Buying a home is a big deal, and you want to make sure there are no surprises with any of the systems once you own the property. There are typically two types of standard inspections done in San Francisco. One is a general contractor, and the other is a structural termite.
The general contractor inspection should be conducted by a certified professional from a reputable company that works in San Francisco on a regular basis. The inspector will go through the fundamental components of the property, which include a look at the electrical, plumbing and heating systems. The inspection will extend to the overall condition of the foundation and structural support, which extends to crawl and attic spaces. The roof will also be evaluated. What the inspector is looking for are any deficiencies, and he or she then can make recommendations for repair, or defer a particular item to a more specialized professional. For example, if there are any signs of issues with the sewer line, the inspector may recommend having a sewer lateral inspection done.
A termite inspection covers the condition of the wood throughout the building, as well as structural support. You’ll get the scoop on whether there’s earth-to-wood contact, termite damage, or dry rot. The written report will typically include estimates for all “Section 1” items, which are recommended repairs. It’s ideal to have a termite inspection for review in a disclosure package so buyers have an idea as to how much they may have to spend to do repairs in the future. Keep in mind that if you’d like to have the wood underneath stucco inspected (ideal), you’ll need to let the seller know that so they can give permission to the inspector to drill test holes. (They patch the test holes.)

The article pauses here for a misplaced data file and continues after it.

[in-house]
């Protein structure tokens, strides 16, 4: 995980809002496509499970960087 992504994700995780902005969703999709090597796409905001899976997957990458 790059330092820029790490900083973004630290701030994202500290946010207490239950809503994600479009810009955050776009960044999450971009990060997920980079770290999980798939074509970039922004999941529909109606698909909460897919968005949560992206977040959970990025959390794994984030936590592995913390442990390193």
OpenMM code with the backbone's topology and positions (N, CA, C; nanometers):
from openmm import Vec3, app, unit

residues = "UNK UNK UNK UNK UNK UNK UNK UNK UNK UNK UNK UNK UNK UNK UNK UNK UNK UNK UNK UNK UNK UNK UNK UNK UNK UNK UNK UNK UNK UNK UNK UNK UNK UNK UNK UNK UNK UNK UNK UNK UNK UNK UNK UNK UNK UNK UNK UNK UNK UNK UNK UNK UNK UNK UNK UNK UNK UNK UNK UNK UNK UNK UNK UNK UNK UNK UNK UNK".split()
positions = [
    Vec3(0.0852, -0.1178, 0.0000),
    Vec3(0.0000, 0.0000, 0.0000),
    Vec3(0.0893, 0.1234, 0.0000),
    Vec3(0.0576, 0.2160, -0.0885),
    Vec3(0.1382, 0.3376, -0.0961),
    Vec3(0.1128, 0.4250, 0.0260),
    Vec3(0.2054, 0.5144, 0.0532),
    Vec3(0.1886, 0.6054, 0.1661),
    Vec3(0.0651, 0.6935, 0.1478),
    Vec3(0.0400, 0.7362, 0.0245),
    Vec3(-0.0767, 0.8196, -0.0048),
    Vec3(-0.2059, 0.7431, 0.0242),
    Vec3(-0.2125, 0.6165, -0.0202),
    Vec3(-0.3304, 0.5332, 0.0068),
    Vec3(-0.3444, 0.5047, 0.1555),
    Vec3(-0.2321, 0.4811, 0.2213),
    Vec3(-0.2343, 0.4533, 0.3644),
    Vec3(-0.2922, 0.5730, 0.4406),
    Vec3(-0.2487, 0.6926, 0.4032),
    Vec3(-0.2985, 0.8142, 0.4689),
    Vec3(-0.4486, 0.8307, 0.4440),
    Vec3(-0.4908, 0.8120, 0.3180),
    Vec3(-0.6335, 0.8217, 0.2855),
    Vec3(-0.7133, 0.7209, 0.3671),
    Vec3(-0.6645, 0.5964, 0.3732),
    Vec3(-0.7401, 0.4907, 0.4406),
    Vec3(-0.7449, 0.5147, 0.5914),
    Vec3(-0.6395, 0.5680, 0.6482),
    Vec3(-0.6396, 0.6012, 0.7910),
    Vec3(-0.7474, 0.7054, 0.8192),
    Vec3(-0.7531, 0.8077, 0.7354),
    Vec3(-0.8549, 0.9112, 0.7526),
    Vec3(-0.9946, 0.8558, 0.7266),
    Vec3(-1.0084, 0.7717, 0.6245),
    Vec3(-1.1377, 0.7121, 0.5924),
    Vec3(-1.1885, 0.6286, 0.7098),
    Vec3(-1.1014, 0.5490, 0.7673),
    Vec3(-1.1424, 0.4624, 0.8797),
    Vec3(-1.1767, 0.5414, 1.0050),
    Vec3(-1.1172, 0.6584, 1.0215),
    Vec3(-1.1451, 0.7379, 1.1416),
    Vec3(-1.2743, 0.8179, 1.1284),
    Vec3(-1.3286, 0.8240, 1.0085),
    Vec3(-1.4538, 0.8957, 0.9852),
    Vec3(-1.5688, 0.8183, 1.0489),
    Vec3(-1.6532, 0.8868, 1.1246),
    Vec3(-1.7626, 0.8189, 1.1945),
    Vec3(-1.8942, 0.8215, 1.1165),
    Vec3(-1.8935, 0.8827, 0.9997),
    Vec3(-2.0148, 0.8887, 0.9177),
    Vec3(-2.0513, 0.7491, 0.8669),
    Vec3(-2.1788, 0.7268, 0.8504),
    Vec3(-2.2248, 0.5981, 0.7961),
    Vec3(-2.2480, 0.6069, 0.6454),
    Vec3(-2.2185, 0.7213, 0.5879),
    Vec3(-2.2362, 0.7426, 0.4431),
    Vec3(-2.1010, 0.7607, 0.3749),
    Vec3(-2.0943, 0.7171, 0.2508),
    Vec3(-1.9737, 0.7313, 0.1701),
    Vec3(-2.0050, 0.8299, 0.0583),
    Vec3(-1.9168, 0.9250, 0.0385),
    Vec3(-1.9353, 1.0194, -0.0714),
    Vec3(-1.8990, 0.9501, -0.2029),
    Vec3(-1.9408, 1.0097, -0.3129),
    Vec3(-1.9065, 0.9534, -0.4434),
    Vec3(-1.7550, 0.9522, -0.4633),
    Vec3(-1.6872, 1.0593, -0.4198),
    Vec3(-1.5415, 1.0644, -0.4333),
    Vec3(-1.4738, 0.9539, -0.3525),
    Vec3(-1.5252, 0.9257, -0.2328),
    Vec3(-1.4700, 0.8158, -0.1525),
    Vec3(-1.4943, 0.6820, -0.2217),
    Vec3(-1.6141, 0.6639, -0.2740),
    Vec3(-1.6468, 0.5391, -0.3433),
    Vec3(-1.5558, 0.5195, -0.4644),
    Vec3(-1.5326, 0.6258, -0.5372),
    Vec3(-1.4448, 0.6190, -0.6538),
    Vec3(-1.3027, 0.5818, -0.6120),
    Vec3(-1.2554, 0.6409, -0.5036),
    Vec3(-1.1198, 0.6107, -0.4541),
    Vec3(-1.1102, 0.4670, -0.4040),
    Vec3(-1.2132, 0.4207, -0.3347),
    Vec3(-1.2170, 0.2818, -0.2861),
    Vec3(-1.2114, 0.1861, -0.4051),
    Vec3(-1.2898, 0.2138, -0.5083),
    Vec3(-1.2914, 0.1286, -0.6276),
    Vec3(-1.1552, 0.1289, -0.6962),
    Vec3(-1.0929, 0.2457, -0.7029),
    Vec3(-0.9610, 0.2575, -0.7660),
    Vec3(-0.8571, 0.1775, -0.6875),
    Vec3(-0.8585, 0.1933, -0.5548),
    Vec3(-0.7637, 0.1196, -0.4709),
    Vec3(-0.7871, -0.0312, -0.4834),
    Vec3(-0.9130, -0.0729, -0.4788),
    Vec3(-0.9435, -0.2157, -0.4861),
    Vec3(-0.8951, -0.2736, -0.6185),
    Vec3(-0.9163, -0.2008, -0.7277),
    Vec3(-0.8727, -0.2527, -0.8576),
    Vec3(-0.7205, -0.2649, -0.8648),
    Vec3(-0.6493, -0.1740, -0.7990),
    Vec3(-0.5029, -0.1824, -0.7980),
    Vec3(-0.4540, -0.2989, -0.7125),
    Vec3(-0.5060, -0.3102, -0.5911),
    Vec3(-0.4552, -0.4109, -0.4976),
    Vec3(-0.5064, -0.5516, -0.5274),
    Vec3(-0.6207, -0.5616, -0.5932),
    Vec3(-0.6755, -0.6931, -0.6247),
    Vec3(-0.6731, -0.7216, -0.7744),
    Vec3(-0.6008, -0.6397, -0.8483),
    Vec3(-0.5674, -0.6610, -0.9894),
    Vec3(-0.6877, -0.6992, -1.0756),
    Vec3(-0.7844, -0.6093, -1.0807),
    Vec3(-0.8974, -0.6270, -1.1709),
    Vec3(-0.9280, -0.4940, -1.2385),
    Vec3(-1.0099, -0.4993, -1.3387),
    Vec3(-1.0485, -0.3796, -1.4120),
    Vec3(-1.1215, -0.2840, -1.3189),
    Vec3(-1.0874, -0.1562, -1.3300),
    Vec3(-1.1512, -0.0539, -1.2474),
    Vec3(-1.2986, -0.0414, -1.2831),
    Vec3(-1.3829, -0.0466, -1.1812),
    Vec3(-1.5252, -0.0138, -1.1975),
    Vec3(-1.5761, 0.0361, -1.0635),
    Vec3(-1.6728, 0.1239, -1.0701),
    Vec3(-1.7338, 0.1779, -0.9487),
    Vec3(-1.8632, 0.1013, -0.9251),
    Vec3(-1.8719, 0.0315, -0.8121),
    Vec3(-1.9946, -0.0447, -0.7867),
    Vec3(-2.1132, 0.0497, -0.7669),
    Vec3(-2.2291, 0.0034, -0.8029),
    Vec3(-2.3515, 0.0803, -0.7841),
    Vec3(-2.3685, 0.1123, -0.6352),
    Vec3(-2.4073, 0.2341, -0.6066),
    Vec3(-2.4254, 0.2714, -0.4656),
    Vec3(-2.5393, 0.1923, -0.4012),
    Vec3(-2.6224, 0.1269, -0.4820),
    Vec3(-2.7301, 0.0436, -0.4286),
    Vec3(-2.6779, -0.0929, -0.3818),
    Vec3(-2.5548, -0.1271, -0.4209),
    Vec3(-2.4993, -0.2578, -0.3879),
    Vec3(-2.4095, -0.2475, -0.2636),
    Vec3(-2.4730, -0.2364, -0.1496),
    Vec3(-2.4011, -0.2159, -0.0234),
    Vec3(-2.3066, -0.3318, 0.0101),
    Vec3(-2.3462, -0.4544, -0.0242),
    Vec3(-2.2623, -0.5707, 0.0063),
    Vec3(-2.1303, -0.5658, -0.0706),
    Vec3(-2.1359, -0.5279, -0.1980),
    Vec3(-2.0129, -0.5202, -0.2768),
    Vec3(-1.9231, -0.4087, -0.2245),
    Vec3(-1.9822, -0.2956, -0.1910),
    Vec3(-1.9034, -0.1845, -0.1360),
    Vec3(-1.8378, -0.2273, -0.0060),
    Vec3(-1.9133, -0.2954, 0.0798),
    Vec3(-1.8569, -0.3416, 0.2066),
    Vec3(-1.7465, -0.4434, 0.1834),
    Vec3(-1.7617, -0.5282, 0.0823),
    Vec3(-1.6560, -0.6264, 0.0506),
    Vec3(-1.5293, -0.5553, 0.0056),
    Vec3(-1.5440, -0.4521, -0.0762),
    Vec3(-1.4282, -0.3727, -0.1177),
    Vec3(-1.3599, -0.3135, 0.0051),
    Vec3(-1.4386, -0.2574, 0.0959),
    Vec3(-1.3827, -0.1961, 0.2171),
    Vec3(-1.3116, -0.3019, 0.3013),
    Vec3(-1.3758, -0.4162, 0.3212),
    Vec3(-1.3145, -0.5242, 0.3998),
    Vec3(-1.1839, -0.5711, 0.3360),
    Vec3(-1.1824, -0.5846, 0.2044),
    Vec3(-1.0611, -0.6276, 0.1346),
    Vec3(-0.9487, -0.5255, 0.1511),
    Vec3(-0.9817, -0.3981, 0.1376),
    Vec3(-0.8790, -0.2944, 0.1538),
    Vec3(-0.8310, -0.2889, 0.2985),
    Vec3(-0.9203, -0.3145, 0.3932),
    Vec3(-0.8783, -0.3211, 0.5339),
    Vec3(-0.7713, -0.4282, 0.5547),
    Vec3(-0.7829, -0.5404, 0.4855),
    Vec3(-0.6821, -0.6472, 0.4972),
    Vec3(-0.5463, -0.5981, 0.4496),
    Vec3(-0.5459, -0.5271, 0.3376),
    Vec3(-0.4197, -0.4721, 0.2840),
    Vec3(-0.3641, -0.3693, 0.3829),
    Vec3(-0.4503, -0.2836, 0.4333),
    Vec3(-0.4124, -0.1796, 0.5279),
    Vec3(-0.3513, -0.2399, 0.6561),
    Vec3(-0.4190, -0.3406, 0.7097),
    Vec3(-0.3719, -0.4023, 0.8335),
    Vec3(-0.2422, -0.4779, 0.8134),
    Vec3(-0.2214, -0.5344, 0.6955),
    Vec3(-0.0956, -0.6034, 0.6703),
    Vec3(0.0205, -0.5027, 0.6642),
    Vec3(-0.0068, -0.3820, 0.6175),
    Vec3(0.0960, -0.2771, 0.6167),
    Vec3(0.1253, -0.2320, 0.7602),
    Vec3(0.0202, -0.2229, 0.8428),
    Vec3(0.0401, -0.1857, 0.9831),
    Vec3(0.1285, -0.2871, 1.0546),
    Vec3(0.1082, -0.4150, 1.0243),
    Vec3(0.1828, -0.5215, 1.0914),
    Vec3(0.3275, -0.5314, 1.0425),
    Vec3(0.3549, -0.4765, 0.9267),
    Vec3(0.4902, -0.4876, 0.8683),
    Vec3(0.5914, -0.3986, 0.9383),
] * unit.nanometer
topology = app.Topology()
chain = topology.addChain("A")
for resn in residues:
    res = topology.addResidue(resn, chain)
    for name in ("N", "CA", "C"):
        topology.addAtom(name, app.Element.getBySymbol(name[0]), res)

Other inspections you can have done are related to fireplaces (particularly if they haven’t been used in a while), the aforementioned sewer lateral, and foundation (if you’re interested in a structural engineer’s opinion). If the general contractor flags electrical or plumbing issues, you may want to have a licensed electrician or plumber do a walkthrough and provide an estimate on resolving those issues.
Some inspectors will turn on washer/dryers and other appliances to make sure they’re operating properly. It’s also a good idea to turn on the heat (or air conditioning, if that’s available), and a gas fireplace. If you’re not in a position to have appliances checked, including a home warranty in your purchase is an excellent idea. The warranty covers repairs for the first year of your ownership and is about $400.